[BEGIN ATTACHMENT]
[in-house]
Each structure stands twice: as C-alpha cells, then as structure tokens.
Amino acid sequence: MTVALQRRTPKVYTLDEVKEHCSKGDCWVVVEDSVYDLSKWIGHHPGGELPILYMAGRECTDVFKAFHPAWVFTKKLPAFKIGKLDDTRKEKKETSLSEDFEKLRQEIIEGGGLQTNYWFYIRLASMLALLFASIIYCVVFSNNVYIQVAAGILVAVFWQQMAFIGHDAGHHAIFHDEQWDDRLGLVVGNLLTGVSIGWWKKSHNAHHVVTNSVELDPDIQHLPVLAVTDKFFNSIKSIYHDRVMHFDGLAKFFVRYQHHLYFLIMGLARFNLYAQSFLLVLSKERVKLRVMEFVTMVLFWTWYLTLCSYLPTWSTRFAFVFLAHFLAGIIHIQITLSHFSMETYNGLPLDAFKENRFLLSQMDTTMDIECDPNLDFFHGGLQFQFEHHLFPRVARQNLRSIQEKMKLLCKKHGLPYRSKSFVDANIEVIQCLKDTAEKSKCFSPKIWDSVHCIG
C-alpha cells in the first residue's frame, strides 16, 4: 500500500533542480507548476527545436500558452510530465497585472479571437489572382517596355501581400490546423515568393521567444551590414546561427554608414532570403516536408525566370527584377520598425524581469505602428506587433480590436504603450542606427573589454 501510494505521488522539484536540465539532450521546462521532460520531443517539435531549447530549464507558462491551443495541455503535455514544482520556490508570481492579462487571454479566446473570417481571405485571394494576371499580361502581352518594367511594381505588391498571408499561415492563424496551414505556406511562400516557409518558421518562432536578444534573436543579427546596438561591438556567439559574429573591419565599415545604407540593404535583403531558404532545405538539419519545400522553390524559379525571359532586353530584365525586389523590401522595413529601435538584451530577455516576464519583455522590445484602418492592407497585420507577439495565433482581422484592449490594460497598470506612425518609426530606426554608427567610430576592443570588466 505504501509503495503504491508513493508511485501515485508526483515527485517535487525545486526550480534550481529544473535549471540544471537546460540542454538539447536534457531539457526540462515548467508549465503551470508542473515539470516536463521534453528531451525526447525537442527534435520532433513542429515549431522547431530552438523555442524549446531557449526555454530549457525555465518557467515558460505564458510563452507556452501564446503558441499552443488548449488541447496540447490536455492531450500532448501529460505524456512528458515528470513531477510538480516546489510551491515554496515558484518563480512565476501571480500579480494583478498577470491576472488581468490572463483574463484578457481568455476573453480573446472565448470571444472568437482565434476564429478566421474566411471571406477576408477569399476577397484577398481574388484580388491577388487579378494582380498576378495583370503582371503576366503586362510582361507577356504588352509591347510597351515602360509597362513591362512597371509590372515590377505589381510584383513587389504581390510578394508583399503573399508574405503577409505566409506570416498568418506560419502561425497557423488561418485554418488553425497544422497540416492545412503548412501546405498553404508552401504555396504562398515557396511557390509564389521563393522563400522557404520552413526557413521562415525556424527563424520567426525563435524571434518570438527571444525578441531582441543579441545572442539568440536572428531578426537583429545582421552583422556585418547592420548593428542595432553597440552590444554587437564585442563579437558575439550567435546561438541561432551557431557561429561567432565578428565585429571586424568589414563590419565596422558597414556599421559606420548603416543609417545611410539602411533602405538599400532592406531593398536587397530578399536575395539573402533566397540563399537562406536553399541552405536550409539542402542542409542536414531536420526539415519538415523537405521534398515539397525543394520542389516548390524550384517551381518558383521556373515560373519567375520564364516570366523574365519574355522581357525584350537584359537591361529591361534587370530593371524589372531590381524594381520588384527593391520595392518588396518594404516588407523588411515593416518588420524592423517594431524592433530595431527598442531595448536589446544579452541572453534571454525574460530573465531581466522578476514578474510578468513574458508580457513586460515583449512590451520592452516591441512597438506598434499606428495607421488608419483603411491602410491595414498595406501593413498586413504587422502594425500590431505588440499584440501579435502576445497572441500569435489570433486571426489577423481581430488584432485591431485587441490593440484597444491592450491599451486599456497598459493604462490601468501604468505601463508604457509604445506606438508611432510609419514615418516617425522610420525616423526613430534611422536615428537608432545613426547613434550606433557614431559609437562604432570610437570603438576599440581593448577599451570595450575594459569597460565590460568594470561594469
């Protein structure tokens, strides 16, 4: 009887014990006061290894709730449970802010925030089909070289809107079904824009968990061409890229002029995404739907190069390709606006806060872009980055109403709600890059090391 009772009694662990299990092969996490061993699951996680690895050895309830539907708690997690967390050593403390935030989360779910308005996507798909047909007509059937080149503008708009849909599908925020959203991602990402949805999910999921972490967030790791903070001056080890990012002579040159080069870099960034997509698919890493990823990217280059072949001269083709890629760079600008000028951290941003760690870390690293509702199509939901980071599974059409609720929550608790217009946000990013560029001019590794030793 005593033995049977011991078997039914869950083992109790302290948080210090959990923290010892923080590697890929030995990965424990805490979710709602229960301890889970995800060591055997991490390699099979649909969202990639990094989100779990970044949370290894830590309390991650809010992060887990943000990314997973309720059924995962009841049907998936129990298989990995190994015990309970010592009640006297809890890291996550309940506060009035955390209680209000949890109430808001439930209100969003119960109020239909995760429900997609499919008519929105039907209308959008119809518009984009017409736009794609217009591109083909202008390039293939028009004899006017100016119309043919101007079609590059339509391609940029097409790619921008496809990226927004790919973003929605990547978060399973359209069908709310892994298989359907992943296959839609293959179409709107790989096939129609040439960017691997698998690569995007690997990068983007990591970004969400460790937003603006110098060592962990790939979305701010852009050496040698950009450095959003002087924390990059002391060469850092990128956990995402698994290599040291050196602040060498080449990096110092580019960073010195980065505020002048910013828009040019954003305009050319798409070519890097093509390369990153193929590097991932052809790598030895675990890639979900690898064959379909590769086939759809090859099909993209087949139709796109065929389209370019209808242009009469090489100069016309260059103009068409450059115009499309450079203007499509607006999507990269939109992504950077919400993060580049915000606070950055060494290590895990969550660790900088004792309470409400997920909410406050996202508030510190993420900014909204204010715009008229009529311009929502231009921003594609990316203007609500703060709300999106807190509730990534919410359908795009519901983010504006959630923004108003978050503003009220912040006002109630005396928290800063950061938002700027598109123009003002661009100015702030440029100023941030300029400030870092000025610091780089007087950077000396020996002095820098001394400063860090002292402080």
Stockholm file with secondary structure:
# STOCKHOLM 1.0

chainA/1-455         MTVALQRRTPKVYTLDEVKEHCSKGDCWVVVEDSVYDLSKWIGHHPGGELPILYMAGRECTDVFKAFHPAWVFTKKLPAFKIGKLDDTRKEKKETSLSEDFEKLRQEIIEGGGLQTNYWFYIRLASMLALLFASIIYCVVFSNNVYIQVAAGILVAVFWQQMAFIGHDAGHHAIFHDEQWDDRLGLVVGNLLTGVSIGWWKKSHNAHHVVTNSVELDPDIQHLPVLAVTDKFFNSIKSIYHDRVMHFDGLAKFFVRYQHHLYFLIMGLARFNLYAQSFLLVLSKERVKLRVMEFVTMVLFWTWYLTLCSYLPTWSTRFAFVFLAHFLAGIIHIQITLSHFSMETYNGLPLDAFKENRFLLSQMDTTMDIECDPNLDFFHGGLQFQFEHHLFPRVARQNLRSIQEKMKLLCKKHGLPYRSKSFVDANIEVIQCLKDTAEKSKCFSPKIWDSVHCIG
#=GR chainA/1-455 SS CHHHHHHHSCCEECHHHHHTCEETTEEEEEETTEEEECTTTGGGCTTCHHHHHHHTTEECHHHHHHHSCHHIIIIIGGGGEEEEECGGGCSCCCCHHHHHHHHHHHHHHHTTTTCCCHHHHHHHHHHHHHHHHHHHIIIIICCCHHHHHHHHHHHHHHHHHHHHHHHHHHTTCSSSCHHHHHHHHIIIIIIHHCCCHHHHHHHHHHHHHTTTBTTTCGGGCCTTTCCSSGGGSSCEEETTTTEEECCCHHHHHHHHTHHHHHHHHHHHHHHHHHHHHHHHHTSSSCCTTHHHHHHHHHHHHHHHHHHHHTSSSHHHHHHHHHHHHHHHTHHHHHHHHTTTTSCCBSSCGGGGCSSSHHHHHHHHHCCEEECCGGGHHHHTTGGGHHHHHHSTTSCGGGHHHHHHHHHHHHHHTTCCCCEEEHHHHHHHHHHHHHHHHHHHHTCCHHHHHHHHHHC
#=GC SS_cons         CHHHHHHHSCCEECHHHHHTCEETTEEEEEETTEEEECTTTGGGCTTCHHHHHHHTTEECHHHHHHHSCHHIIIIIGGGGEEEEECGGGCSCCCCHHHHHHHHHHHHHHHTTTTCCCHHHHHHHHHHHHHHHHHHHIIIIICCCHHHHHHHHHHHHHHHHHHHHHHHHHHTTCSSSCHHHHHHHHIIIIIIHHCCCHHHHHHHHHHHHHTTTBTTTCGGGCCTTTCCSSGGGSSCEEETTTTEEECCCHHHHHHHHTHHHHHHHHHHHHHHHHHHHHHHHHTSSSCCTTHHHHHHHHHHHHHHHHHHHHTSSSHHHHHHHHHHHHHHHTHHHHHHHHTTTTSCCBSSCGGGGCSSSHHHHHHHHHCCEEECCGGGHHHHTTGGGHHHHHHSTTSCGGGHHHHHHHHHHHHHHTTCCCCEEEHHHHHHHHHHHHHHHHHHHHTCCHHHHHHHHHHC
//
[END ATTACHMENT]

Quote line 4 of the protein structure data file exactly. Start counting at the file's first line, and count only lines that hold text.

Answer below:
C-alpha cells in the first residue's frame, strides 16, 4: 500500500533542480507548476527545436500558452510530465497585472479571437489572382517596355501581400490546423515568393521567444551590414546561427554608414532570403516536408525566370527584377520598425524581469505602428506587433480590436504603450542606427573589454 501510494505521488522539484536540465539532450521546462521532460520531443517539435531549447530549464507558462491551443495541455503535455514544482520556490508570481492579462487571454479566446473570417481571405485571394494576371499580361502581352518594367511594381505588391498571408499561415492563424496551414505556406511562400516557409518558421518562432536578444534573436543579427546596438561591438556567439559574429573591419565599415545604407540593404535583403531558404532545405538539419519545400522553390524559379525571359532586353530584365525586389523590401522595413529601435538584451530577455516576464519583455522590445484602418492592407497585420507577439495565433482581422484592449490594460497598470506612425518609426530606426554608427567610430576592443570588466 505504501509503495503504491508513493508511485501515485508526483515527485517535487525545486526550480534550481529544473535549471540544471537546460540542454538539447536534457531539457526540462515548467508549465503551470508542473515539470516536463521534453528531451525526447525537442527534435520532433513542429515549431522547431530552438523555442524549446531557449526555454530549457525555465518557467515558460505564458510563452507556452501564446503558441499552443488548449488541447496540447490536455492531450500532448501529460505524456512528458515528470513531477510538480516546489510551491515554496515558484518563480512565476501571480500579480494583478498577470491576472488581468490572463483574463484578457481568455476573453480573446472565448470571444472568437482565434476564429478566421474566411471571406477576408477569399476577397484577398481574388484580388491577388487579378494582380498576378495583370503582371503576366503586362510582361507577356504588352509591347510597351515602360509597362513591362512597371509590372515590377505589381510584383513587389504581390510578394508583399503573399508574405503577409505566409506570416498568418506560419502561425497557423488561418485554418488553425497544422497540416492545412503548412501546405498553404508552401504555396504562398515557396511557390509564389521563393522563400522557404520552413526557413521562415525556424527563424520567426525563435524571434518570438527571444525578441531582441543579441545572442539568440536572428531578426537583429545582421552583422556585418547592420548593428542595432553597440552590444554587437564585442563579437558575439550567435546561438541561432551557431557561429561567432565578428565585429571586424568589414563590419565596422558597414556599421559606420548603416543609417545611410539602411533602405538599400532592406531593398536587397530578399536575395539573402533566397540563399537562406536553399541552405536550409539542402542542409542536414531536420526539415519538415523537405521534398515539397525543394520542389516548390524550384517551381518558383521556373515560373519567375520564364516570366523574365519574355522581357525584350537584359537591361529591361534587370530593371524589372531590381524594381520588384527593391520595392518588396518594404516588407523588411515593416518588420524592423517594431524592433530595431527598442531595448536589446544579452541572453534571454525574460530573465531581466522578476514578474510578468513574458508580457513586460515583449512590451520592452516591441512597438506598434499606428495607421488608419483603411491602410491595414498595406501593413498586413504587422502594425500590431505588440499584440501579435502576445497572441500569435489570433486571426489577423481581430488584432485591431485587441490593440484597444491592450491599451486599456497598459493604462490601468501604468505601463508604457509604445506606438508611432510609419514615418516617425522610420525616423526613430534611422536615428537608432545613426547613434550606433557614431559609437562604432570610437570603438576599440581593448577599451570595450575594459569597460565590460568594470561594469